Yeah, it fits a lot of gear! No, I didn't take the rocking chair with me =)

The pulka itself then. It has an extremely well-gliding bottom material, and creates an ace track for people skiing behind you - a big bonus when travelling in a group. The integrated tarp is waterproof, and keeps your gear safe and dry from snow. You secure the top via elastic cords which are hooked into the opposite cord, and secure the whole package then with buckles. In the front there's also a small pocket, I kept the skins for my skis in there for quick and easy access. In the back there is a zipper which allows you get at the packed stuff; I kept my thermos and water bottle, together with my puffy jacket and snacks there to quickly get to them.

While it ain't super wide, it distributes the weight very well (as well as you packed it, obviously - heavy stuff towards the back, light stuff in the front!) and hence floats even when packed with 25kg or more with ease over powder snow and tracks alike. Going uphill is as easy as it is for you to ski uphill. I found a diagonal approach best where possible, but little hills like those in Finland even can be tackled full-frontal. Going down is thanks to the stiff pulling beams also less dangerous - no worries that the pulka will crash in your back, as it could be the case with lines. My limited experience showed me that going full throttle down is the most fun, fastest and quickest route. You could take the diagonal approach again, but then you need to master the breaking-on-skis part particularly well.

Gear fully secured and wrapped up.

The black fabric on the side helps to keep the gear in place, and is also a handy place to put your skis, snowshoes and poles under when travelling. Speaking of travelling, I travelled via train and bus with the pulka and skis, and it worked like a charm. It is so easy to pull all your gear through the city when everything is covered in snow, and lifting it via the belts on top or the side fabric is also no problem. It is also a sure conversation starter when you stand around somewhere!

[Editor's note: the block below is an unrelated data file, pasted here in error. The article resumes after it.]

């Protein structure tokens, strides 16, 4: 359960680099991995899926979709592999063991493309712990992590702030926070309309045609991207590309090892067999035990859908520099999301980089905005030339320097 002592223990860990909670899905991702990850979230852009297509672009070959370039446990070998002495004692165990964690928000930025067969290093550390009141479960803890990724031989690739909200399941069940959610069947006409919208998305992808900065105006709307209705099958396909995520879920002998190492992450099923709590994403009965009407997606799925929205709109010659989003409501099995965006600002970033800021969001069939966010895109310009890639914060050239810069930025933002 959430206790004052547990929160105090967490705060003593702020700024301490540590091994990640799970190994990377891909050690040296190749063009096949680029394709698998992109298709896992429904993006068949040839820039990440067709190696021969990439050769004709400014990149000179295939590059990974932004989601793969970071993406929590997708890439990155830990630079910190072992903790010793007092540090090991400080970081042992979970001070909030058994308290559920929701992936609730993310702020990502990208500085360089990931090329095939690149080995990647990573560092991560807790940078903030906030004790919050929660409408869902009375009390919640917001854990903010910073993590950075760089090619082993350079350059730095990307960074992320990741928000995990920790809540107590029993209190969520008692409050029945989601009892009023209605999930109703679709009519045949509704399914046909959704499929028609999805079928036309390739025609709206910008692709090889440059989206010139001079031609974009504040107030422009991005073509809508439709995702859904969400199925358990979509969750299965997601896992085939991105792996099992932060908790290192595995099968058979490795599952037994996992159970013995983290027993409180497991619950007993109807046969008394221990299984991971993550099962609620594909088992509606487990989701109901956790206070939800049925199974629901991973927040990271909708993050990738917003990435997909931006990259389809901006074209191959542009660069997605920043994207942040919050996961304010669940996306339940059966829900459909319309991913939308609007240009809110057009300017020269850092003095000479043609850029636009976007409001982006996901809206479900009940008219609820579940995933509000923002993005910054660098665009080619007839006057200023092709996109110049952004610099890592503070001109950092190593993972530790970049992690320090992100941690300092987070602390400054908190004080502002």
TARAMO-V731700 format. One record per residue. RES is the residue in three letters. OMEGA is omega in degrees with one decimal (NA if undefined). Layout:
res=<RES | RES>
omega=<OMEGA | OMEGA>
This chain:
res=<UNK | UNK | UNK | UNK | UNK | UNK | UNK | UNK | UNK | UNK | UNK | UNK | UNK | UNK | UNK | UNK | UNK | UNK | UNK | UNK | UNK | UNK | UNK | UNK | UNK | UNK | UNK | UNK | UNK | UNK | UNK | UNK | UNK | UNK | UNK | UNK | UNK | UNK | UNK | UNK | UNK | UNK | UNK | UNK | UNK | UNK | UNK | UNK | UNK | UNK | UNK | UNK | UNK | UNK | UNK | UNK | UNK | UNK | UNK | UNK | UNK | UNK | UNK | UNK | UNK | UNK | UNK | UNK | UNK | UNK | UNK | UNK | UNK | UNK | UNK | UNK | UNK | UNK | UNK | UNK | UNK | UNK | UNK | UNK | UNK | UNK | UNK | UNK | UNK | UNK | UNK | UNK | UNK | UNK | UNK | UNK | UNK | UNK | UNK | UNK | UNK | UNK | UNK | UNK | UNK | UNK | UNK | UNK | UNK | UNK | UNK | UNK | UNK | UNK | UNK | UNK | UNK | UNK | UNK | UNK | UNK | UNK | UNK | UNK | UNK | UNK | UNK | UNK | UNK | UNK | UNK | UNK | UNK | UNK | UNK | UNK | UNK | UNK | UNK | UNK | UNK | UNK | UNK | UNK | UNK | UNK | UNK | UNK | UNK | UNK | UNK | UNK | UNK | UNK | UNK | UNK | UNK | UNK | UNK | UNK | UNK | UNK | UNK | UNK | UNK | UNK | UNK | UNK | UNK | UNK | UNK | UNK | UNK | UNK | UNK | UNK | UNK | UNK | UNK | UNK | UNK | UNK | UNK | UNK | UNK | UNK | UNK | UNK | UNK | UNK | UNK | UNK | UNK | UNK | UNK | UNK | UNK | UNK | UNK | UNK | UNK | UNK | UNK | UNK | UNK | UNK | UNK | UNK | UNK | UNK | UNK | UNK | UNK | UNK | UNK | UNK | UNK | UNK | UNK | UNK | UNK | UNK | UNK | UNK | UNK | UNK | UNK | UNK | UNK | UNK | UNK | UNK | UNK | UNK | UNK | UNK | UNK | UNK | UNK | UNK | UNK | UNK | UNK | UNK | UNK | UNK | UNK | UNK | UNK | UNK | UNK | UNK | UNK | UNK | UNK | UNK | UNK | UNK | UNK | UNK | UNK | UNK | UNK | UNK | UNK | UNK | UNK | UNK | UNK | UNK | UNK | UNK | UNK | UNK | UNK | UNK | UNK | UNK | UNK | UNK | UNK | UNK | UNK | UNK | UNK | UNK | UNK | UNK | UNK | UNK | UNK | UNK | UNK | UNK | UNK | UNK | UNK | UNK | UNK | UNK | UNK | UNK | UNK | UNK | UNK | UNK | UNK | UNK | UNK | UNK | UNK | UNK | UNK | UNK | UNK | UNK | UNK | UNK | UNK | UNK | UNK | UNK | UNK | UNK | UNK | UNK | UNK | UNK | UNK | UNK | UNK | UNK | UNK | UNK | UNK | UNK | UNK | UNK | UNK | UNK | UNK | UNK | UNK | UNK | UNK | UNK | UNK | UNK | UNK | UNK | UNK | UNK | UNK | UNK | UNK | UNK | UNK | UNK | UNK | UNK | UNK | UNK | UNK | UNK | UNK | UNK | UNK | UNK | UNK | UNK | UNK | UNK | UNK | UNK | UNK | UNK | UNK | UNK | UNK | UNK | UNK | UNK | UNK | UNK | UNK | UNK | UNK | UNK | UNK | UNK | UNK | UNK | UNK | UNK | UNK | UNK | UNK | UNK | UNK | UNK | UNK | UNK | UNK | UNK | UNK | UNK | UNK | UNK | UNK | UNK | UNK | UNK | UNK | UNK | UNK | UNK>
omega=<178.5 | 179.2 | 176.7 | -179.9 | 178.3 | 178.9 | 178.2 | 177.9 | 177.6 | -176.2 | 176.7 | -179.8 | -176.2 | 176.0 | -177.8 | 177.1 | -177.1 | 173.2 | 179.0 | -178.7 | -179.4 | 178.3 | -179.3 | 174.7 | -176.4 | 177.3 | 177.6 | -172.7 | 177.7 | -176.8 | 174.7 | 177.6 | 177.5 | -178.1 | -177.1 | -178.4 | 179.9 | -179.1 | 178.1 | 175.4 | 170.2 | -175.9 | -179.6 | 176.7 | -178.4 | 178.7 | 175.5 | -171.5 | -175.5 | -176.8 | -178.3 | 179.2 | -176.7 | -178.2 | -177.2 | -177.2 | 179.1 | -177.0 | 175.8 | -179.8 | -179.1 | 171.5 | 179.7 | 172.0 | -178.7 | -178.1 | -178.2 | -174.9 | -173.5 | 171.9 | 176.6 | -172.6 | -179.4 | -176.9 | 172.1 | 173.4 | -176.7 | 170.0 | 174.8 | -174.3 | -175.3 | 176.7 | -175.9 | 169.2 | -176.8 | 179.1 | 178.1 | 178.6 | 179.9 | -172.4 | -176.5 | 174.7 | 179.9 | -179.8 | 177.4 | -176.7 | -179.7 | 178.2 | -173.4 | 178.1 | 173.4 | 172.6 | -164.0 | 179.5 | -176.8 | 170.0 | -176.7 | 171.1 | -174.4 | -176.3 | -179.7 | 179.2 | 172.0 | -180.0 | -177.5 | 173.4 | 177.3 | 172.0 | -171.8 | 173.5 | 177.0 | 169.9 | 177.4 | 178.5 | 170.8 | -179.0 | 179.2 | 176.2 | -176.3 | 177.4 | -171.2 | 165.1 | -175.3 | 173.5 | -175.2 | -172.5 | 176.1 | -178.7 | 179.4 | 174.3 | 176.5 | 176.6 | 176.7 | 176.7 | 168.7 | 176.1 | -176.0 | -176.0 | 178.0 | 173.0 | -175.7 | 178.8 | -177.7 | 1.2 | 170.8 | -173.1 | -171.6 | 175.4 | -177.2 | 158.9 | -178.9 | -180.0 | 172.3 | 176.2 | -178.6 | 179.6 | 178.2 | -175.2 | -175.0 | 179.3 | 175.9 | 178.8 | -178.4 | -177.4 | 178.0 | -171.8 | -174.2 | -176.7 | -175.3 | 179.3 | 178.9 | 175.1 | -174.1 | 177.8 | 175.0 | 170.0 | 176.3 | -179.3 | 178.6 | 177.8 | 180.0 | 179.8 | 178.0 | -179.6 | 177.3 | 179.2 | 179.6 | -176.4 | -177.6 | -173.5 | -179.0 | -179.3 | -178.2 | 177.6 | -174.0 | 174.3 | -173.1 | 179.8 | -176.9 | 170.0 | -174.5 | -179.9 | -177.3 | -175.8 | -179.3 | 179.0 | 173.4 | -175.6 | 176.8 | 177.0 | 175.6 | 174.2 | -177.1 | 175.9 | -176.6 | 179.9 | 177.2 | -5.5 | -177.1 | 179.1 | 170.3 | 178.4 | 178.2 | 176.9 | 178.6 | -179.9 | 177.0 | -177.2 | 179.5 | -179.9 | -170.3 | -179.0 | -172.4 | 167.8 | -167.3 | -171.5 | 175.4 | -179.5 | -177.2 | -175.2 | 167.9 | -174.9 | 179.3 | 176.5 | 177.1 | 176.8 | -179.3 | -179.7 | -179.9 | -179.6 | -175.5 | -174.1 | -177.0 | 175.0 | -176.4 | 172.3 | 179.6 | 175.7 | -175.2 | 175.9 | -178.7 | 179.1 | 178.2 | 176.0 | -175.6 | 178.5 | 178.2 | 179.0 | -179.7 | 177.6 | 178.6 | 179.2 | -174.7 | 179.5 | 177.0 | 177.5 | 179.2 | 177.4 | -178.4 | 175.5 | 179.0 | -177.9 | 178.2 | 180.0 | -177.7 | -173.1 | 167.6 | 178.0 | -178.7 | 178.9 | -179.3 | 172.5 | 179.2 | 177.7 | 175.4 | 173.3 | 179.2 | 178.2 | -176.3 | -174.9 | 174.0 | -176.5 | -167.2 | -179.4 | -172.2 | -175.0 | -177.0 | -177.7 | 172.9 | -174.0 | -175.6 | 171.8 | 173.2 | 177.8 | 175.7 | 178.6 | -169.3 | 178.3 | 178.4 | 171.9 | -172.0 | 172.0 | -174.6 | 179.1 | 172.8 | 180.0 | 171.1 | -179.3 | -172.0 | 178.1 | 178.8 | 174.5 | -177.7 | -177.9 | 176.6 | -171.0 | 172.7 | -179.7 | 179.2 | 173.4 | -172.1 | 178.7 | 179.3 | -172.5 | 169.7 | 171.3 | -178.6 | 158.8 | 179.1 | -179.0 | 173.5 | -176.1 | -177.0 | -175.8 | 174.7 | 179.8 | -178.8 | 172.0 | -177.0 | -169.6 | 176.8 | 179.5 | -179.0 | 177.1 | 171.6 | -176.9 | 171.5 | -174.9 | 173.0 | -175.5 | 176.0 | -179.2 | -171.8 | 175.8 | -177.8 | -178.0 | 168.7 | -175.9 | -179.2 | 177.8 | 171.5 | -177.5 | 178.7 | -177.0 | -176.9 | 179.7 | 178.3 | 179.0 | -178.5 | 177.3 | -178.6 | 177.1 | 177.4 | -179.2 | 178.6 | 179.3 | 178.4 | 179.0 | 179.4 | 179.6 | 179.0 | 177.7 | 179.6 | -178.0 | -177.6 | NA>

Back and side view.

So all in all a really nice piece of gear. It allows you to go on 14+ day winter trips without resupplying, as the Fjellpulken XCountry 130 will hold a massive load of gear and supplies. You could try to put that much gear into a backpack, but I seriously doubt that it would be comfortable or allow you to travel any significant distance. And while this might look like I forgot about lightweight principles, the main reason I got a pulka was to try to adhere to some of the Wilderness Guide school's ideas for winter travel. And it is, in all honesty, a pretty nice tool, such a pulka. You could, for example, with ease carry one of the Titanium Goat or Four Dog Ti stoves to heat your shelter, and have a very pleasant time outside in winter!

While a pulka is a tool for serious winter adventures, I have seen people load them up with a masses of food and drinks for an winter overnighter! Which goes to show that your imagination is the limit! Fjellpulken also makes pulkas in which to pull your kids - a friend has such a model and reports that his offspring found it a delightful way to travel - for a while, at least =) For more photos, head over to the Flickr Album.

Fjellpulken XCountry 130 Pulka in action.

If you're living in Finland and want to try a winter adventure with a Pulka, have a look at the Varuste.net and Scandinavian Outdoor Store, they both also send abroad and have great offers on it at the moment! If you own an outdoor shop in Finland and want these Class A pulkas in your sortiment, contact the friendly folks at Hjorth, the Finnish Distributor, to discuss the matter.